Posted by Eveline Oehrlich on July 26, 2012
Here’s the hard truth:IT infrastructure and operations (I&O) teams are becoming less relevant. This will only accelerate now that we are in what Forrester calls “the age of the customer” where bring-your-own-technology policies and “as-a-service” software and infrastructure proliferate.
In this new world, developers still need compute and storage to keep up with growth. And workers need some sort of PC or mobile device to get their jobs done. But they don’t necessarily need you in corporate IT to give it to them. Case and point: employees pay for 70% of the tablets used for work.
At the end of the day, if you can’t deliver on what your workforce and developers care about, they will use whatever and whoever to get their jobs done better, faster and cheaper.
Much of this comes down to customer experience, or how your customers perceive their every interaction with the IT organization, from your staff in the helpdesk to corporate applications they access every day. Here’s a proof point on how much customer experience matters from Forrester’s soon to be published book, Outside In: over a recent five-year period during which the S&P 500 was flat, a stock portfolio of customer experience leaders grew 22% percent.
ITSM has the potential to deliver the experiences and outcomes our developers and workforce need and want. But today’s ITSM falls short because it is more inside-out than outside-in. A few examples. We still measure success based on internal IT efficiencies, not customer value, financial value or satisfaction. We still associate ITSM exclusively with ITIL best practices. And we continue to perpetuate ourselves as just providers of technology components, not brokers of end-to-end technology services.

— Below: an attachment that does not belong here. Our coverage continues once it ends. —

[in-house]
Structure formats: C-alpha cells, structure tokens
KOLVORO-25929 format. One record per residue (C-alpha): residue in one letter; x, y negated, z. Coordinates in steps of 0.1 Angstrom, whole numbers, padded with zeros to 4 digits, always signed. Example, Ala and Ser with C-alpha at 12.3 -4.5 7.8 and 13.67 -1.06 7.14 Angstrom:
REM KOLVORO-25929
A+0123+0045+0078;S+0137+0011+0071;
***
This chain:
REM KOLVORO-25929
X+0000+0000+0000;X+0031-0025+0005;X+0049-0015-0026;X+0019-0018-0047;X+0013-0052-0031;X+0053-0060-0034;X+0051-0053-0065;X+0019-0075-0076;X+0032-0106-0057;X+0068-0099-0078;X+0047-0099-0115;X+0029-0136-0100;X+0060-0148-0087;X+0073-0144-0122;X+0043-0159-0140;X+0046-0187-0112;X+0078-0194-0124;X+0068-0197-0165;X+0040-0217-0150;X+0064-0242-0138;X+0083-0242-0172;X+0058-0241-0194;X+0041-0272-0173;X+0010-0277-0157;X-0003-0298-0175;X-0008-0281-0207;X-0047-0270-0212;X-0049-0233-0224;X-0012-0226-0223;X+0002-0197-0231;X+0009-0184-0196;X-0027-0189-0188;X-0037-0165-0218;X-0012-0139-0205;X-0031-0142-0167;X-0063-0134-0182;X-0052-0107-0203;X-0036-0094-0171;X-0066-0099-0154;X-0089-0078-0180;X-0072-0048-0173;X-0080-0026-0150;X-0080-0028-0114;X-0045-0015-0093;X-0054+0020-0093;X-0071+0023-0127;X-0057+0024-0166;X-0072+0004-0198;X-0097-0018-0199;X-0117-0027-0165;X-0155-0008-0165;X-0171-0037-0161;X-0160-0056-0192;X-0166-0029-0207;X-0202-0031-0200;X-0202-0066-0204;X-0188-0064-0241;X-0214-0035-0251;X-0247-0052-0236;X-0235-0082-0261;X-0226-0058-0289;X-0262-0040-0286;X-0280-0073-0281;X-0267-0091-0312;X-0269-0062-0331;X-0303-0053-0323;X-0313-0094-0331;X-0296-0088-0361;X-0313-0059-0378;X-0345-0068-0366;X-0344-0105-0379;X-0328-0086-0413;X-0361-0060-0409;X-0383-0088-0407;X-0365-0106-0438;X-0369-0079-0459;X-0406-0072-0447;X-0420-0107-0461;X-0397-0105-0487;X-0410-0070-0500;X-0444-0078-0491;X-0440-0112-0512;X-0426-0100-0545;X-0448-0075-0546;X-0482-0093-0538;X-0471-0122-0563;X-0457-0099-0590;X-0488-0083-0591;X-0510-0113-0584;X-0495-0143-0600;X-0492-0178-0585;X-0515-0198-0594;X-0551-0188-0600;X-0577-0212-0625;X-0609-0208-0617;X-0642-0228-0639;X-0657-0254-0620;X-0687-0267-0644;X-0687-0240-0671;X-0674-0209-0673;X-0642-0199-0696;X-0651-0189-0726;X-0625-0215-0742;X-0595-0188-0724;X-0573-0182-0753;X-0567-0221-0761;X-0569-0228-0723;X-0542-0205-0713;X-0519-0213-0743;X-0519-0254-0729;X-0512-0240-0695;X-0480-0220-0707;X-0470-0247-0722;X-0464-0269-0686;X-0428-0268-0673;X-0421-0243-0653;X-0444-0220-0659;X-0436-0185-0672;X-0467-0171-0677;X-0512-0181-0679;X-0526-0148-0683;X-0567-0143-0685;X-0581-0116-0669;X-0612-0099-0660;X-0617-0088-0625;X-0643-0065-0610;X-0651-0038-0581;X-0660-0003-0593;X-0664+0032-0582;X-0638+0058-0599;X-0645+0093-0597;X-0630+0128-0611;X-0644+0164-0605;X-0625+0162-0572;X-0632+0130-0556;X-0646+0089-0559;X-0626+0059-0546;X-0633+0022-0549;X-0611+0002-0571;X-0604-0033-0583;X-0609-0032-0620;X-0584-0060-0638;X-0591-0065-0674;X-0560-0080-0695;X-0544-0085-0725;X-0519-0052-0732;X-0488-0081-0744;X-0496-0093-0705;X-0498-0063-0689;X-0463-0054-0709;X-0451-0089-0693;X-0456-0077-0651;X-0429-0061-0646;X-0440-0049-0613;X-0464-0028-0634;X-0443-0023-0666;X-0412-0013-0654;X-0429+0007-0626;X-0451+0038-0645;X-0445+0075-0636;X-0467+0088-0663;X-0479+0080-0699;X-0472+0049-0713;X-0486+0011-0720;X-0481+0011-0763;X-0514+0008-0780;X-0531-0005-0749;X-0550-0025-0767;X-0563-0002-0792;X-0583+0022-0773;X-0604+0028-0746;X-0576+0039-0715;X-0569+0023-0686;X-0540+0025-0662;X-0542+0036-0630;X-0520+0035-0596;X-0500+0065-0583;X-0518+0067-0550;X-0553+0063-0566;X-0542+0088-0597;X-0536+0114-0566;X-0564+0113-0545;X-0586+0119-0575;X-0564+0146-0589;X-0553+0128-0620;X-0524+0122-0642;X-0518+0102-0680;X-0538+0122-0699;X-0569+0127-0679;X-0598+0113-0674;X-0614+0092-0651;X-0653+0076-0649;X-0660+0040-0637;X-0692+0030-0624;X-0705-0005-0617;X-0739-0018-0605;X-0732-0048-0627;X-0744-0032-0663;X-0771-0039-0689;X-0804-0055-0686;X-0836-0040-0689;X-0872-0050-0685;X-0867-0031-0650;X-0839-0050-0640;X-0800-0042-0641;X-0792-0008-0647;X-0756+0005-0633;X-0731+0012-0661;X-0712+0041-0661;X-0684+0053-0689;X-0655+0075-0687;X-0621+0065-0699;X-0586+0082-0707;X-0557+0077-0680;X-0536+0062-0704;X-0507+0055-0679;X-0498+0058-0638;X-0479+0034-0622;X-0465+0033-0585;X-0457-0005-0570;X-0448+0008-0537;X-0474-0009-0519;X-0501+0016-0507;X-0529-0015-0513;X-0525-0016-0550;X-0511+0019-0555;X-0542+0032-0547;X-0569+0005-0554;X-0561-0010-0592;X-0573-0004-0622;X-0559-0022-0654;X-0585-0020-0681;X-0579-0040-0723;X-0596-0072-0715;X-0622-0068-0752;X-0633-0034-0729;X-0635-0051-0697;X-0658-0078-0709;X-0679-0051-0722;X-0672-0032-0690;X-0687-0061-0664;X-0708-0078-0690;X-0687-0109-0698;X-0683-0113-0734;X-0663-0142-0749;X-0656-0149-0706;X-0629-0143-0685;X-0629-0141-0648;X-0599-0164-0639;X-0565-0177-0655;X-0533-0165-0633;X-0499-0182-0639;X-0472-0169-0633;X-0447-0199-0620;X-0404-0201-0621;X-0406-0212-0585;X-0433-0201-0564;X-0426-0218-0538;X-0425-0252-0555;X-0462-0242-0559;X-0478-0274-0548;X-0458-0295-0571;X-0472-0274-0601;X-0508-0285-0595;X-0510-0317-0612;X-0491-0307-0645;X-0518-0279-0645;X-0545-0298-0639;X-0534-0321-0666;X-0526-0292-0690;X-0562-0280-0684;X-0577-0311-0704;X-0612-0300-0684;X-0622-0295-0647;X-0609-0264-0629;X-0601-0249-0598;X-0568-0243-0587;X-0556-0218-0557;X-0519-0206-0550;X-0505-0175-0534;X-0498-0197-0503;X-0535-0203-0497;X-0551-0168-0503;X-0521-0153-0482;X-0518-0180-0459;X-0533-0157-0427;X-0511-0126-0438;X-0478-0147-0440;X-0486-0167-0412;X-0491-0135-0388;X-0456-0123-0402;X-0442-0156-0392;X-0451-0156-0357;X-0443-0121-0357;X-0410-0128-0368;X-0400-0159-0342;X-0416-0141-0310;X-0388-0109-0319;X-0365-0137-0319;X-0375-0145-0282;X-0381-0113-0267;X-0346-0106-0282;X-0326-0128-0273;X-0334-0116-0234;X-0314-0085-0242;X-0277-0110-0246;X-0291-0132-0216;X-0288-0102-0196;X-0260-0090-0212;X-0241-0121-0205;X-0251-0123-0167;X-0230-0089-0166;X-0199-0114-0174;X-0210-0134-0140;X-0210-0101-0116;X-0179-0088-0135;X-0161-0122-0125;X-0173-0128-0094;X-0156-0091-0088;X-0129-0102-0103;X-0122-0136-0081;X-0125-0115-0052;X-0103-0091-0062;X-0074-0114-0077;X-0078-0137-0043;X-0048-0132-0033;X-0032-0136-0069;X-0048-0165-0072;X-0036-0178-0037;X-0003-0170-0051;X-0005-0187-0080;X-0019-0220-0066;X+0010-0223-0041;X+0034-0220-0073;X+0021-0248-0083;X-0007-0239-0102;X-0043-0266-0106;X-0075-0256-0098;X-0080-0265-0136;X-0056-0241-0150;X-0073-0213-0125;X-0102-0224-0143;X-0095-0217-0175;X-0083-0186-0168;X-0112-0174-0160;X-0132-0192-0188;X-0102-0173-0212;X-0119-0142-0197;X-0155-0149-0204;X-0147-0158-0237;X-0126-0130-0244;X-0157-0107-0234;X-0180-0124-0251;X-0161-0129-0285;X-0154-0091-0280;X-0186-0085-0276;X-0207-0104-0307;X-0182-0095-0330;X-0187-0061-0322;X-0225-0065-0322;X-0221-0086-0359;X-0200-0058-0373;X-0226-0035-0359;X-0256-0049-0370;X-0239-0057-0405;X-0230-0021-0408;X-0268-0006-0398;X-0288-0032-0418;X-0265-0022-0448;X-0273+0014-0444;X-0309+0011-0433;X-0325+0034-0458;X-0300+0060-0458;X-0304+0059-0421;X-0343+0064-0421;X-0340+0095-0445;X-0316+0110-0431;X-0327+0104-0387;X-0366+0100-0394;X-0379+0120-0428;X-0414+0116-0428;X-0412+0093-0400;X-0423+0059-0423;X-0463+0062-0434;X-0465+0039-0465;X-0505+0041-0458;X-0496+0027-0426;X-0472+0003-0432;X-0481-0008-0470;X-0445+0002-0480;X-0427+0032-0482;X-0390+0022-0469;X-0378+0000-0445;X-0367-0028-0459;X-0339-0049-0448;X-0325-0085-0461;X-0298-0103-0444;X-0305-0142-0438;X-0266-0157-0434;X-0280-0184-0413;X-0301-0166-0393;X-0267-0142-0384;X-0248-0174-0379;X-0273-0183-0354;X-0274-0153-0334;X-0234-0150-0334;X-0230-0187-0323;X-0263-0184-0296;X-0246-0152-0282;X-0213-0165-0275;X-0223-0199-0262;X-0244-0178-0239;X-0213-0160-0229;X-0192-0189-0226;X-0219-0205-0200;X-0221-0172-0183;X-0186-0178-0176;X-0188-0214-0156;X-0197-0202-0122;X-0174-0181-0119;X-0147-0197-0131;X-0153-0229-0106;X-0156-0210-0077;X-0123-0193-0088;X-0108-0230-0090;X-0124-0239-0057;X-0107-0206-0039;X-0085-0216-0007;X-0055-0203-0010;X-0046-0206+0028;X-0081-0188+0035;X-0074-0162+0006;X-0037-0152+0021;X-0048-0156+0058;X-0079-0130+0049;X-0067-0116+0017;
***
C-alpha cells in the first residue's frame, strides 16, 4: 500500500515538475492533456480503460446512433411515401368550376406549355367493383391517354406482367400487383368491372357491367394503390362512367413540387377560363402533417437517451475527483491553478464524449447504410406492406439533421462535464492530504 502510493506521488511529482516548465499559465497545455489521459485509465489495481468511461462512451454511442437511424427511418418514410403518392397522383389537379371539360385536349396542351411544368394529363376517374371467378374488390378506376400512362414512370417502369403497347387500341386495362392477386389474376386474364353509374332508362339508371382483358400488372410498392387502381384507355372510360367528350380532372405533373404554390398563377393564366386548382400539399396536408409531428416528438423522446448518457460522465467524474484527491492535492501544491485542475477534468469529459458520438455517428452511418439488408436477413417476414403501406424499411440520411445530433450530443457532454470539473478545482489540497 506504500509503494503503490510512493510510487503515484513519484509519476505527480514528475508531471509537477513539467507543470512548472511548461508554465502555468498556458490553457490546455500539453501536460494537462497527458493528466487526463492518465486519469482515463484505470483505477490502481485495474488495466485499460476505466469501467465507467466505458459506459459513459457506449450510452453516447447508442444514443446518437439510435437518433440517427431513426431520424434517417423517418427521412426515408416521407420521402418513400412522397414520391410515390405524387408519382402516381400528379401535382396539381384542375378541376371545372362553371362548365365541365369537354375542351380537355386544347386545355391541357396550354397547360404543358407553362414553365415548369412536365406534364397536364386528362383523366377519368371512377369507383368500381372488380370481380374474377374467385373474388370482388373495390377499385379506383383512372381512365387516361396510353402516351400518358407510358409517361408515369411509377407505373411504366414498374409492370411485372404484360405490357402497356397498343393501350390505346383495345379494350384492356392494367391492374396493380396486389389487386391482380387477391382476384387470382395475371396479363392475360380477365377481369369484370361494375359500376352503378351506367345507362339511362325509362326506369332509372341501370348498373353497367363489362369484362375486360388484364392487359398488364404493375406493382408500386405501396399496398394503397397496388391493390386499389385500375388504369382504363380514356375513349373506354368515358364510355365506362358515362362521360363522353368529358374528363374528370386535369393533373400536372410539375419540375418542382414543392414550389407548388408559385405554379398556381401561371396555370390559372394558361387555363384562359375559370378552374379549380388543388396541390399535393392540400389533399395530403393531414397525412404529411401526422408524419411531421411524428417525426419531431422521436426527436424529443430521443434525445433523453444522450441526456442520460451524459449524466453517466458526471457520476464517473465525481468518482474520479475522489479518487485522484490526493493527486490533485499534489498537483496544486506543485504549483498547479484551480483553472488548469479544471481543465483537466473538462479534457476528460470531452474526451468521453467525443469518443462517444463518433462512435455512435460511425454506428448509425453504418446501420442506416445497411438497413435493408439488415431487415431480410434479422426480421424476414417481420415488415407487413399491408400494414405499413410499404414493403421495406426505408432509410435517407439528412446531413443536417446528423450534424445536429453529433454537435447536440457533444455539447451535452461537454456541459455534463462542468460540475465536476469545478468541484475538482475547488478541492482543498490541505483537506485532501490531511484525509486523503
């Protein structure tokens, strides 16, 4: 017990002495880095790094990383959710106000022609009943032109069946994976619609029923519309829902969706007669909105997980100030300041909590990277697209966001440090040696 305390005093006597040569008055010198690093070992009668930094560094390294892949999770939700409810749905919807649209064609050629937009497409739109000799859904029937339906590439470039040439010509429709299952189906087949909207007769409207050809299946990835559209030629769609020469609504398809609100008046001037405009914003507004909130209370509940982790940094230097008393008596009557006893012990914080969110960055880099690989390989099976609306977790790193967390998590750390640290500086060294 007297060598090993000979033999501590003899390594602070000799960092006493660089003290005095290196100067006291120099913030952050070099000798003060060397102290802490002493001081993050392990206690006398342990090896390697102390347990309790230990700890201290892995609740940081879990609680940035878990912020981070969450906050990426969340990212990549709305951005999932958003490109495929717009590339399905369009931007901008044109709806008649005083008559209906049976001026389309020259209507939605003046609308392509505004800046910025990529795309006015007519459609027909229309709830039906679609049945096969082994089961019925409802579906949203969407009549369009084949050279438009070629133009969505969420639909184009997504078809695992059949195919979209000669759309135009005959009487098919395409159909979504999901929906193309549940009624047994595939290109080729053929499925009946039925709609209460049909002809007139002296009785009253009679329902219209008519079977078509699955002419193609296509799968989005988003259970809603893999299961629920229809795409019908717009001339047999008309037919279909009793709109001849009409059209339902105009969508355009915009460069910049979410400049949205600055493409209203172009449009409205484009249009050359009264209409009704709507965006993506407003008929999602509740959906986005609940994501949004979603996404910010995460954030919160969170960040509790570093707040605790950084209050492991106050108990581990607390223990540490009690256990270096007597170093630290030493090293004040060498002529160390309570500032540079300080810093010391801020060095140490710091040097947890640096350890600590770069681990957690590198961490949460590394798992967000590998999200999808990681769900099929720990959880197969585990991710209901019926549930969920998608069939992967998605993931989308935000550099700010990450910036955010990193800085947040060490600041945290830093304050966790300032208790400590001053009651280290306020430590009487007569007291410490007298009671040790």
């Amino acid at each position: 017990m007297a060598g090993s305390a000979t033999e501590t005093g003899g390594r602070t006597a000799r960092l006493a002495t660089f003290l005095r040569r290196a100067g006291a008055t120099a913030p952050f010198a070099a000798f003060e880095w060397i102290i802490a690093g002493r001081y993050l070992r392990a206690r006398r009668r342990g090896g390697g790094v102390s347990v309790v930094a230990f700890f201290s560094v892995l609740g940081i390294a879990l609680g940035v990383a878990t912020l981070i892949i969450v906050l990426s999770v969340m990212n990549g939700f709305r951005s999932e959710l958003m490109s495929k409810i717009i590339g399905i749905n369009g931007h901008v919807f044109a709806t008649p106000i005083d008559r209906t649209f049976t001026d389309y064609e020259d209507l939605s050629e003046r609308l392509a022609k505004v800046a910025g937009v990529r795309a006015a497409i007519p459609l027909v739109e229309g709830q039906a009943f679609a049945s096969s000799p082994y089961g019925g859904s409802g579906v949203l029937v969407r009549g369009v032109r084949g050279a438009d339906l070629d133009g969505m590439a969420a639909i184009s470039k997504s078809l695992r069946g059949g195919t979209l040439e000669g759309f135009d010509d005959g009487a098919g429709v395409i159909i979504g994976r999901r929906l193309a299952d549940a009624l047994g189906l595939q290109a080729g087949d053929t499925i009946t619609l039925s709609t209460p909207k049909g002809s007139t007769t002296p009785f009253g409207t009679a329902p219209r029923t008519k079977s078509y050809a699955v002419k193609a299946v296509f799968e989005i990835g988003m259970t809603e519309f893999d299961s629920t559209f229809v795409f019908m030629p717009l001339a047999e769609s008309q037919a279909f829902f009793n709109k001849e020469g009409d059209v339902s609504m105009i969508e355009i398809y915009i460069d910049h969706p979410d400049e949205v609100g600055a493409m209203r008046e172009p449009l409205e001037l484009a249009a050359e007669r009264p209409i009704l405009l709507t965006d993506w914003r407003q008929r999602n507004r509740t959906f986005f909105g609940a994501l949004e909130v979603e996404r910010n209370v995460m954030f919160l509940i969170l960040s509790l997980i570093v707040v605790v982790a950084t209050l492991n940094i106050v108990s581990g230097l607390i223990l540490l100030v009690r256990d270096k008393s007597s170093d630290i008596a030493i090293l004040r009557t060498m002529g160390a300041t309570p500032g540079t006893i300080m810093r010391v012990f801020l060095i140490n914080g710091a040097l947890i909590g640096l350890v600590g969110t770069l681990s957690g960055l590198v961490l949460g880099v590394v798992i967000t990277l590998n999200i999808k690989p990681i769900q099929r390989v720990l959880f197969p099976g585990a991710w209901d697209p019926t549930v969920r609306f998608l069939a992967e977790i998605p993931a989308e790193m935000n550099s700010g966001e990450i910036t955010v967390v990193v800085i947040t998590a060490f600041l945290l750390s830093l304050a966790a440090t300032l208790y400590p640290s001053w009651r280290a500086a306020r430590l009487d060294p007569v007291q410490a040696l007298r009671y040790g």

To evolve, we need a new approach. For starters, forget ITSM and focus on its evolution – that Forrester calls, “Service Management and Automation” – that is more customer-centric, service-focused, and automated operations. Dropping the “IT” from ITSM reinforces that the customers and services comes first. Adding automation allows you to be faster, cheaper, and at a higher quality.
But this is much more than a rebranding exercise. You need to understand and internalize the trends, develop the business case, and assess how prepared you actually are. Based on this insight, you then need to carefully plan your people, process and technology. From there you have implement, from hiring new skills to selecting the right vendor, and developing a governance model to enforce the right behaviors. And to continually improve, you need to focus on metrics, peer comparison, and change management.
Forrester’s new “Playbook” approach is designed to do exactly this: A consistent and comprehensive approach to help you succeed at your most important initiatives. Like all of our other Playbooks, the Forrester’s Service Management and Automation Playbook is a practical guide that focuses our research and recommendations to help you discover, plan, act and optimize:
- Discover: This is where you’ll identify the trends, justify the business case, and assess your service management and automation maturity. To set the vision for service management and automation, “Become Customer-Centric, Service-Focused, And Automated” identifies the trends, their impact and what you should start planning for today. The business benefits are outlined in “Sustain Service Management And Automation Funding” to help you justify new investments. And “Forrester's Service Management And Automation Assessment Framework” is a comprehensive tool to help you assess how your current state compares to your desired state across 26 domains of oversight, people, process and technology.